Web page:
Brain Imaging and Behavior

, Volume 7, Issue 4, pp 388–408 | Cite as

Functional MRI studies in non-CNS cancers

  • Michiel B. de RuiterEmail author
  • Sanne B. Schagen
SI: Neuroimaging Studies of Cancer and Cancer Treatment


With increasing survival, cognitive problems after systemic treatment for non-CNS cancers are a growing concern. Functional magnetic resonance imaging (fMRI) is a noninvasive neuroimaging technique that has the potential to uncover the neural circuitry underlying cognitive problems after systemic treatment in cancer patients. Here, we provide an in depth review of the 14 fMRI studies that have been published to date on potential neurotoxic side effects of systemic treatment for non-CNS cancers. Cross-sectional studies in breast cancer survivors show a consistent pattern of hypoactivation in prefrontal and parietal brain regions during various executive functioning tasks 5 to 10 years after completion of adjuvant chemotherapy that are sometimes associated with worse cognitive performance compared to cancer-specific or no-cancer controls. These findings suggest reduced neural functioning as a result of chemotherapy in brain regions that support cognitive functioning. With regard to episodic memory, hypoactivation at encoding is followed by hyperactivation at retrieval, suggestive of impairments in memory encoding that are compensated by neural hyperactivation to perform adequate memory retrieval. Prospective studies of executive functioning and episodic memory show a more complex picture of hypo- and hyperactivation that is possibly due to various counteracting mechanisms relatively shortly after chemotherapy. Two small studies in prostate cancer patients, finally, provide preliminary evidence for reduced activation in task-relevant brain regions after androgen deprivation therapy, suggestive of reduction of neural function. Statistical correction for multiple comparisons in the reviewed studies is typically quite lenient. We suggest that future studies should preferably include larger sample sizes to allow proper statistical correction for multiple comparisons and include comprehensive neurocognitive tests and multimodal MRI to facilitate the interpretation of the observed fMRI findings.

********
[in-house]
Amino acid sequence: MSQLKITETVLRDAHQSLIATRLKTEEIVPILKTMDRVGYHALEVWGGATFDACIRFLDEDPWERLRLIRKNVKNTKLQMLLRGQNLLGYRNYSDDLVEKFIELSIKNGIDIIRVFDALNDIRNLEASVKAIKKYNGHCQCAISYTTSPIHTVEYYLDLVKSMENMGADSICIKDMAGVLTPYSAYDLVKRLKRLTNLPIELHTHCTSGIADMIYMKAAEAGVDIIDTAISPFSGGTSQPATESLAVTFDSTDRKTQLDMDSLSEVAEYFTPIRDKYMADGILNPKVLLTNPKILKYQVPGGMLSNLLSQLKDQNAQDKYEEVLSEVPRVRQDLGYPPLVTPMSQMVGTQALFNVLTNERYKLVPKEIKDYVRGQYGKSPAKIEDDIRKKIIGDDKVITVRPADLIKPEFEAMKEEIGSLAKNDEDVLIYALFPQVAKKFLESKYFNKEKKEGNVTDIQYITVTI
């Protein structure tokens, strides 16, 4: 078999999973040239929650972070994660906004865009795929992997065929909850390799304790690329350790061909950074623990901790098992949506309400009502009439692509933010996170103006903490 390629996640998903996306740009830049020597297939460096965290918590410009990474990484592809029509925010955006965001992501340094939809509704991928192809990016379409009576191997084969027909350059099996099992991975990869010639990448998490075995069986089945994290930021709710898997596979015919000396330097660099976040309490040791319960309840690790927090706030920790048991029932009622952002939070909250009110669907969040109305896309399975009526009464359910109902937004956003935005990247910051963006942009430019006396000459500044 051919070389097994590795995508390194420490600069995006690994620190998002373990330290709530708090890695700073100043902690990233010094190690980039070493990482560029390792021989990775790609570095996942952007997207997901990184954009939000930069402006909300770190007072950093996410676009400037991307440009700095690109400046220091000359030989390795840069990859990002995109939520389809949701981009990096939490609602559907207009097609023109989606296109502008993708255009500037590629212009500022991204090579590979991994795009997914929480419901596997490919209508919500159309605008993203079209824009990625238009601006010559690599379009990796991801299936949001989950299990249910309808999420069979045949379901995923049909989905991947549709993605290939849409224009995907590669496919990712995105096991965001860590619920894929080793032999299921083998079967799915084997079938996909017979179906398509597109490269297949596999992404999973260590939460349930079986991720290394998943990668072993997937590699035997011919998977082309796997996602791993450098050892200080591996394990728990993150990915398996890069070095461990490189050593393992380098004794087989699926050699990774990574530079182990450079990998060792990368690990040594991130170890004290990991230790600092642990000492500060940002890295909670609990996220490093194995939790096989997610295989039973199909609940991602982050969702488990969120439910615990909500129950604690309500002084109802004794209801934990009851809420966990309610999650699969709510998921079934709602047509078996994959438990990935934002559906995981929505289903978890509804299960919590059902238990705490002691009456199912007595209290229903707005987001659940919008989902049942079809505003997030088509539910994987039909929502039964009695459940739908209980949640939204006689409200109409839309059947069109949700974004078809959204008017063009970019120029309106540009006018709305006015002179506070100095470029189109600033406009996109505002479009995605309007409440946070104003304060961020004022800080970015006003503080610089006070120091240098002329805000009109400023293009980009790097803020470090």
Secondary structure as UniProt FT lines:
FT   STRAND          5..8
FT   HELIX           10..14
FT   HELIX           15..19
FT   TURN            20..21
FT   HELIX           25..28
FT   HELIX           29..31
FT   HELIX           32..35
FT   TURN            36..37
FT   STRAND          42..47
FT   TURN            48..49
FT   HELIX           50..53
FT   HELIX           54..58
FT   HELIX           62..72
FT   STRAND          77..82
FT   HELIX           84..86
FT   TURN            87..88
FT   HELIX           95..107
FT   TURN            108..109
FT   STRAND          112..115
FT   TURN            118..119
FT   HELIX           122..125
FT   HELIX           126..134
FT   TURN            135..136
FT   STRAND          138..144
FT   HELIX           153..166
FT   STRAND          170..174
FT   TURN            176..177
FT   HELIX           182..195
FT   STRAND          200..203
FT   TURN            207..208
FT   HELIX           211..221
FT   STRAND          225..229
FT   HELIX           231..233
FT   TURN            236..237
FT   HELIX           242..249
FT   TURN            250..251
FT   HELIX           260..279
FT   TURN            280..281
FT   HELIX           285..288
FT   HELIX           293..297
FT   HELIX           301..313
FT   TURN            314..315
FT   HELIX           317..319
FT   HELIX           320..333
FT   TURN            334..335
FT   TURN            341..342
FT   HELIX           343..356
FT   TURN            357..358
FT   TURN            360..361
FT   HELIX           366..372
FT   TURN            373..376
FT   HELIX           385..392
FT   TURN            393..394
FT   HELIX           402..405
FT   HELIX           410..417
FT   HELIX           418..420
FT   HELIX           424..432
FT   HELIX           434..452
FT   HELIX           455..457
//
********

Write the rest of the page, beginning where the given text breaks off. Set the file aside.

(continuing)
Adjuvant chemotherapy Cancer fMRI Cognitive functioning Neuropsychology Review 


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Copyright information

© Springer Science+Business Media New York 2013

Authors and Affiliations

  1. 1.Division of Psychosocial Research and EpidemiologyNetherlands Cancer InstituteAmsterdamThe Netherlands
  2. 2.Department of Radiology, Academic Medical CenterUniversity of AmsterdamAmsterdamThe Netherlands

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